While lower fuel prices mean consumers have more dollars to spend, they don't typically spend that extra cash on more or better food or eating out more often.
"The benefit of lower fuel prices really goes to Walmart and those places rather than farmers," Yunker said.
As for ripple effects, the turmoil in the Ukraine could have an impact on corn prices. Ukraine is typically a big corn producer, but civil war could disrupt production, but worse for Ukrainian farmers is the deflation of their country's currency. Corn seed could be prohibitively expensive, so what do they do? Yunker wondered. They could dip into their wheat bins for seed and grow a lot more wheat, which costs them nothing. Whatever Ukrainian farmers do will impact the worldwide grain market.
"Those kinds of things are going on all over the world," Yunker said.
The lack of a pipeline for shipping oil from the north into U.S. production facilities and ports has oil producers turning to rail. (Notice, there've been more oil tanker fires recently?)
Haulers moving oil on rail means there's less capacity for shipping grain by rail, Yunker said. Midwest grain growers can't move their grain, so they're forced to lower prices.
The dock strike in California is having several impacts on ag prices. Milk powder, for example, that would normally sail to Asia, is being trucked (because rail cars aren't available) to the East Coast for shipment to Asia by that route. That's leading to higher milk powder prices.
Yunker expressed some frustration with how Obama is handling the strike, or not handling it.
"I don't understand why the labor secretary goes out there," Yunker said. "He's going to be a labor guy. He (Obama) should take a stronger stand. Trade is so important to ag. Ag depends on exports. ... there's been no push for trade since Obama took office."
There was a time, Yunker said, when trade talks would be in the news all the time. The past few years, not so much.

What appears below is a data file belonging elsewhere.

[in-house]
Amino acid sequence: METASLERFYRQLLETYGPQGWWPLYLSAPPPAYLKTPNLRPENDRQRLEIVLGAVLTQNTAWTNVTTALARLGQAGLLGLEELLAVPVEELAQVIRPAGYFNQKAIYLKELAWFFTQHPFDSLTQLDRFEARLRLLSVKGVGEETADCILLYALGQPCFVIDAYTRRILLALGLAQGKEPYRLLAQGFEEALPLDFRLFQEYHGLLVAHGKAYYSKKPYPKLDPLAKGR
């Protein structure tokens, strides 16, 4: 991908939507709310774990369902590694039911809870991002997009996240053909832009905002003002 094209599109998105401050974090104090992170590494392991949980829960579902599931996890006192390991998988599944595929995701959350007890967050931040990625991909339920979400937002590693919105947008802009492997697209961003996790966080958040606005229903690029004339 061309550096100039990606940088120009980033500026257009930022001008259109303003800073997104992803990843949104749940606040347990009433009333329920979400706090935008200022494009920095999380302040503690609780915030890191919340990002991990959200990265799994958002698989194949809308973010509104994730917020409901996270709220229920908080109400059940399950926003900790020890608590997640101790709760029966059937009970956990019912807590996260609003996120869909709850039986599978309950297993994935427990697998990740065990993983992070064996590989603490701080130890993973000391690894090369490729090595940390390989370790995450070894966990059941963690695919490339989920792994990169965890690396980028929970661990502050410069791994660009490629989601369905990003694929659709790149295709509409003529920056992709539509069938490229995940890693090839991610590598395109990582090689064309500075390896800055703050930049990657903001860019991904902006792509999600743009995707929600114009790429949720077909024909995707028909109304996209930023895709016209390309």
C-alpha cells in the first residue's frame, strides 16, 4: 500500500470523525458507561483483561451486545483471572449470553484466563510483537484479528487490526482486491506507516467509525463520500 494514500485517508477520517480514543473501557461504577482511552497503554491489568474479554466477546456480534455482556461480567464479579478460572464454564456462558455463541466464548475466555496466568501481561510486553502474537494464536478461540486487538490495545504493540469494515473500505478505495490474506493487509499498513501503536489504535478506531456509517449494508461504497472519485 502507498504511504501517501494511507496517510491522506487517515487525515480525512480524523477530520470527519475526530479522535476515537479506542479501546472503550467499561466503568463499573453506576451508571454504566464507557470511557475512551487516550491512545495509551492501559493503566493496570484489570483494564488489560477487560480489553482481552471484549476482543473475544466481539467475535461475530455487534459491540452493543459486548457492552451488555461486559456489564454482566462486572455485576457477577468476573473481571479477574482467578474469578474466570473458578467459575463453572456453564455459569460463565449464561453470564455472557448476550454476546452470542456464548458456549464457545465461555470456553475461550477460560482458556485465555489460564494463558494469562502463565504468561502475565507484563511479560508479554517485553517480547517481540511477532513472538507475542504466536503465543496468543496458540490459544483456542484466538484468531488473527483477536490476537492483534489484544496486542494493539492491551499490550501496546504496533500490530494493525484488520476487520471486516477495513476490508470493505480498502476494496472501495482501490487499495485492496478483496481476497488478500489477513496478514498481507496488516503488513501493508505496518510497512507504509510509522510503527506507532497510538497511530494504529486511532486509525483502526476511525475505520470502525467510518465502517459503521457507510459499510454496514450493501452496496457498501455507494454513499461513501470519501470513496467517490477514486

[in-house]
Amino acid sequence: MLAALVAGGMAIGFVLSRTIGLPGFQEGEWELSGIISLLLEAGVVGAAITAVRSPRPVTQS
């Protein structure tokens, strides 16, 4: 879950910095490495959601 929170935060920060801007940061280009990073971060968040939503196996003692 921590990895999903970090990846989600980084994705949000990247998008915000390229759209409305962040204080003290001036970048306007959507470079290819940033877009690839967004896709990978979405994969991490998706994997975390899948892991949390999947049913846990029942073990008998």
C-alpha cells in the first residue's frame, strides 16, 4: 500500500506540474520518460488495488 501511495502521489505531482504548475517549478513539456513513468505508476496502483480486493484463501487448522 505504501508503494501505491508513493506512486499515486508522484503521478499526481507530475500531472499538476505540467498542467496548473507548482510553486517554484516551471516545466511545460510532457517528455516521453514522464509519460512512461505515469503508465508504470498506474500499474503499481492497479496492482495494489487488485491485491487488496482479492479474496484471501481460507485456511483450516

"Generally, agriculture is disappointed in that," Yunker said. "We haven't seen any trade deals in six years. Now he's asking to fast-track trade, but the Republicans are loath to give it to him because they're mad at him for a lot of reasons."
The boom in farm revenue the past couple of years drove up the cost of farm real estate, Yunker said, which means some farmers are paying higher mortgages, and farmers who lease land are being asked to pay higher rents when those leases come up for renewal.
Predicting farm revenue with any certainty is about as trusty as predicting the weather months from now, which brings us to the weather. Another drought in the Midwest or an El Nino will impact crops and prices, thereby changing the whole outlook.
Local impacts both in WNY and everywhere there are farmers means car dealers will sell fewer pickups as cash flow for farmers tighten, and farm equipment dealers could see sales decline.
For the most part, Yunker thinks local farmers will hold on in 2015.
"There are players who will be really pinched because they don't have their house in order," Yunker said. "But for the most part, guys will be in good shape because they have good balance sheets."